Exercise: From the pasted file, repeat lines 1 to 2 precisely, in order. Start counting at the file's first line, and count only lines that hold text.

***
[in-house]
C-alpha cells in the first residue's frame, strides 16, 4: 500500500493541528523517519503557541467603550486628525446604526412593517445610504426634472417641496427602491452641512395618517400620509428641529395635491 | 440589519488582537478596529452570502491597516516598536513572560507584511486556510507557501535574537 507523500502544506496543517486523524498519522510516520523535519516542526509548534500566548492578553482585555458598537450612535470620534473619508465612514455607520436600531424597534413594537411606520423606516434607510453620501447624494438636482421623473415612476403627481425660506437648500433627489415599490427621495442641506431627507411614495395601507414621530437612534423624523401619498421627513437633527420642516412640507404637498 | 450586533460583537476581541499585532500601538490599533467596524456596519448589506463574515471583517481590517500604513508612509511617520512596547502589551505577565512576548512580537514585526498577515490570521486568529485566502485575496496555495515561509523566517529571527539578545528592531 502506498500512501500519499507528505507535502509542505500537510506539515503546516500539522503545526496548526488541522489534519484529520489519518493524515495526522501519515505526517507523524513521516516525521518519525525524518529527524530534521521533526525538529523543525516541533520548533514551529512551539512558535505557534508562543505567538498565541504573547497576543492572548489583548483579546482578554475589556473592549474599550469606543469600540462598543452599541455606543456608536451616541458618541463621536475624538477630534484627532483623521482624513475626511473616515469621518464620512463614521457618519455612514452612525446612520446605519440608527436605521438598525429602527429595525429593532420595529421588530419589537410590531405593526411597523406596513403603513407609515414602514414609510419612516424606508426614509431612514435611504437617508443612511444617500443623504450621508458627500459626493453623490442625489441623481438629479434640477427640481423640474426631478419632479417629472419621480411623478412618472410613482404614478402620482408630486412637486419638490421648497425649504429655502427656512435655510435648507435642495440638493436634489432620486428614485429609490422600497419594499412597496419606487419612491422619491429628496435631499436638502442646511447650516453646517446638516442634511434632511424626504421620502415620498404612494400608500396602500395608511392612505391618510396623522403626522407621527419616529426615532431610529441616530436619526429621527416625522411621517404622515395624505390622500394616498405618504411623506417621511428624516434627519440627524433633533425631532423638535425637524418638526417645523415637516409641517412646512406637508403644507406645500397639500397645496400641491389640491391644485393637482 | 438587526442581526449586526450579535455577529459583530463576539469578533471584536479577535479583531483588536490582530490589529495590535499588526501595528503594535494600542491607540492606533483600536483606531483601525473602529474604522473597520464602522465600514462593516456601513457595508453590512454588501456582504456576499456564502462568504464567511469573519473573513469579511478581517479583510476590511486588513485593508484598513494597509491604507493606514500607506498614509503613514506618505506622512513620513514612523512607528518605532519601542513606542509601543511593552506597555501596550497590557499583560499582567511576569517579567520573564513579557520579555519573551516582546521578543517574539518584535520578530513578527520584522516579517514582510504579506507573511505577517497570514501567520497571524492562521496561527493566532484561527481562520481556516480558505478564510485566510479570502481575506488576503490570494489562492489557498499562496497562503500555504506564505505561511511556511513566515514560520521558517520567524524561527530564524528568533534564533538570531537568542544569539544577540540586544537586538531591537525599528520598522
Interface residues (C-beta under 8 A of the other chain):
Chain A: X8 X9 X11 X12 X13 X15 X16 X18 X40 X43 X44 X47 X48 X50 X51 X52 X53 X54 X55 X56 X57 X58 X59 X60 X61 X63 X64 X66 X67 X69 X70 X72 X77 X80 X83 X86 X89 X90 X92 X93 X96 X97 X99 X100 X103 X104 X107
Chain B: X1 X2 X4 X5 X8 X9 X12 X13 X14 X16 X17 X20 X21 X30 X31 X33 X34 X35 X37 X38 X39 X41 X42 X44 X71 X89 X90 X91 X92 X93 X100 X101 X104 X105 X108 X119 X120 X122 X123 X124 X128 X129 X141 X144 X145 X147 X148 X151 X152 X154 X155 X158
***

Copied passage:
[in-house]
C-alpha cells in the first residue's frame, strides 16, 4: 500500500493541528523517519503557541467603550486628525446604526412593517445610504426634472417641496427602491452641512395618517400620509428641529395635491 | 440589519488582537478596529452570502491597516516598536513572560507584511486556510507557501535574537 507523500502544506496543517486523524498519522510516520523535519516542526509548534500566548492578553482585555458598537450612535470620534473619508465612514455607520436600531424597534413594537411606520423606516434607510453620501447624494438636482421623473415612476403627481425660506437648500433627489415599490427621495442641506431627507411614495395601507414621530437612534423624523401619498421627513437633527420642516412640507404637498 | 450586533460583537476581541499585532500601538490599533467596524456596519448589506463574515471583517481590517500604513508612509511617520512596547502589551505577565512576548512580537514585526498577515490570521486568529485566502485575496496555495515561509523566517529571527539578545528592531 502506498500512501500519499507528505507535502509542505500537510506539515503546516500539522503545526496548526488541522489534519484529520489519518493524515495526522501519515505526517507523524513521516516525521518519525525524518529527524530534521521533526525538529523543525516541533520548533514551529512551539512558535505557534508562543505567538498565541504573547497576543492572548489583548483579546482578554475589556473592549474599550469606543469600540462598543452599541455606543456608536451616541458618541463621536475624538477630534484627532483623521482624513475626511473616515469621518464620512463614521457618519455612514452612525446612520446605519440608527436605521438598525429602527429595525429593532420595529421588530419589537410590531405593526411597523406596513403603513407609515414602514414609510419612516424606508426614509431612514435611504437617508443612511444617500443623504450621508458627500459626493453623490442625489441623481438629479434640477427640481423640474426631478419632479417629472419621480411623478412618472410613482404614478402620482408630486412637486419638490421648497425649504429655502427656512435655510435648507435642495440638493436634489432620486428614485429609490422600497419594499412597496419606487419612491422619491429628496435631499436638502442646511447650516453646517446638516442634511434632511424626504421620502415620498404612494400608500396602500395608511392612505391618510396623522403626522407621527419616529426615532431610529441616530436619526429621527416625522411621517404622515395624505390622500394616498405618504411623506417621511428624516434627519440627524433633533425631532423638535425637524418638526417645523415637516409641517412646512406637508403644507406645500397639500397645496400641491389640491391644485393637482 | 438587526442581526449586526450579535455577529459583530463576539469578533471584536479577535479583531483588536490582530490589529495590535499588526501595528503594535494600542491607540492606533483600536483606531483601525473602529474604522473597520464602522465600514462593516456601513457595508453590512454588501456582504456576499456564502462568504464567511469573519473573513469579511478581517479583510476590511486588513485593508484598513494597509491604507493606514500607506498614509503613514506618505506622512513620513514612523512607528518605532519601542513606542509601543511593552506597555501596550497590557499583560499582567511576569517579567520573564513579557520579555519573551516582546521578543517574539518584535520578530513578527520584522516579517514582510504579506507573511505577517497570514501567520497571524492562521496561527493566532484561527481562520481556516480558505478564510485566510479570502481575506488576503490570494489562492489557498499562496497562503500555504506564505505561511511556511513566515514560520521558517520567524524561527530564524528568533534564533538570531537568542544569539544577540540586544537586538531591537525599528520598522